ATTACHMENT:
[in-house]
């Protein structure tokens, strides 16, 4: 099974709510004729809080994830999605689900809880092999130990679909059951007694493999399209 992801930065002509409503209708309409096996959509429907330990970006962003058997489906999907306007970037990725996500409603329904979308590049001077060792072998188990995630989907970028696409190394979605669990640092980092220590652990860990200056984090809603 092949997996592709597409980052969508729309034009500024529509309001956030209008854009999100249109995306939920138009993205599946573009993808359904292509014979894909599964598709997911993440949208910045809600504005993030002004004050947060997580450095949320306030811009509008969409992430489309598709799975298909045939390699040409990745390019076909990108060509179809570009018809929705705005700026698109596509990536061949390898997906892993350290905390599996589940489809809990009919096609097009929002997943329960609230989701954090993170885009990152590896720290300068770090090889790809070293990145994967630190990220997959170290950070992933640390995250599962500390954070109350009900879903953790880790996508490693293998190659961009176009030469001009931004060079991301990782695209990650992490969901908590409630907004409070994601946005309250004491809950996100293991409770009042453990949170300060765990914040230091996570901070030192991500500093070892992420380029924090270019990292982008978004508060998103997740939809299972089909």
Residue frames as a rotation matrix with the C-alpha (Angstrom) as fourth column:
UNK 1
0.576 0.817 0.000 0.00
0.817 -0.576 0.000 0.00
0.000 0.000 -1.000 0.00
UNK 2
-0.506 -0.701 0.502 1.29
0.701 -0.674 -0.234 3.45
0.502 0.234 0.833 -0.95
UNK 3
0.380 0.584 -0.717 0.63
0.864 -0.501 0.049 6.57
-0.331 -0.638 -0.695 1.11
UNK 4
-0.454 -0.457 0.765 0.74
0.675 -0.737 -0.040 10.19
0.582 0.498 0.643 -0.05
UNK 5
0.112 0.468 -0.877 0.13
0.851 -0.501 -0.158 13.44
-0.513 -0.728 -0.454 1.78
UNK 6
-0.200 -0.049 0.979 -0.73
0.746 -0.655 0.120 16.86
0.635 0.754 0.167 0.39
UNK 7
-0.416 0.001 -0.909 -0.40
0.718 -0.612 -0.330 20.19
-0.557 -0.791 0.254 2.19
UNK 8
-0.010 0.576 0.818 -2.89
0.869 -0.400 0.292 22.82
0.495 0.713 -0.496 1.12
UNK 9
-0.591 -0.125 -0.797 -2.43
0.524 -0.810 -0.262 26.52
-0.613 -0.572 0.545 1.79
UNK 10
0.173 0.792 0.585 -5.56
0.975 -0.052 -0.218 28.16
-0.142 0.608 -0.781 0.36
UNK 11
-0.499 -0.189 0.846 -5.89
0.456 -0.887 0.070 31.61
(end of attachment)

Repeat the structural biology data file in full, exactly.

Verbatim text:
[in-house]
């Protein structure tokens, strides 16, 4: 099974709510004729809080994830999605689900809880092999130990679909059951007694493999399209 992801930065002509409503209708309409096996959509429907330990970006962003058997489906999907306007970037990725996500409603329904979308590049001077060792072998188990995630989907970028696409190394979605669990640092980092220590652990860990200056984090809603 092949997996592709597409980052969508729309034009500024529509309001956030209008854009999100249109995306939920138009993205599946573009993808359904292509014979894909599964598709997911993440949208910045809600504005993030002004004050947060997580450095949320306030811009509008969409992430489309598709799975298909045939390699040409990745390019076909990108060509179809570009018809929705705005700026698109596509990536061949390898997906892993350290905390599996589940489809809990009919096609097009929002997943329960609230989701954090993170885009990152590896720290300068770090090889790809070293990145994967630190990220997959170290950070992933640390995250599962500390954070109350009900879903953790880790996508490693293998190659961009176009030469001009931004060079991301990782695209990650992490969901908590409630907004409070994601946005309250004491809950996100293991409770009042453990949170300060765990914040230091996570901070030192991500500093070892992420380029924090270019990292982008978004508060998103997740939809299972089909």
Residue frames as a rotation matrix with the C-alpha (Angstrom) as fourth column:
UNK 1
0.576 0.817 0.000 0.00
0.817 -0.576 0.000 0.00
0.000 0.000 -1.000 0.00
UNK 2
-0.506 -0.701 0.502 1.29
0.701 -0.674 -0.234 3.45
0.502 0.234 0.833 -0.95
UNK 3
0.380 0.584 -0.717 0.63
0.864 -0.501 0.049 6.57
-0.331 -0.638 -0.695 1.11
UNK 4
-0.454 -0.457 0.765 0.74
0.675 -0.737 -0.040 10.19
0.582 0.498 0.643 -0.05
UNK 5
0.112 0.468 -0.877 0.13
0.851 -0.501 -0.158 13.44
-0.513 -0.728 -0.454 1.78
UNK 6
-0.200 -0.049 0.979 -0.73
0.746 -0.655 0.120 16.86
0.635 0.754 0.167 0.39
UNK 7
-0.416 0.001 -0.909 -0.40
0.718 -0.612 -0.330 20.19
-0.557 -0.791 0.254 2.19
UNK 8
-0.010 0.576 0.818 -2.89
0.869 -0.400 0.292 22.82
0.495 0.713 -0.496 1.12
UNK 9
-0.591 -0.125 -0.797 -2.43
0.524 -0.810 -0.262 26.52
-0.613 -0.572 0.545 1.79
UNK 10
0.173 0.792 0.585 -5.56
0.975 -0.052 -0.218 28.16
-0.142 0.608 -0.781 0.36
UNK 11
-0.499 -0.189 0.846 -5.89
0.456 -0.887 0.070 31.61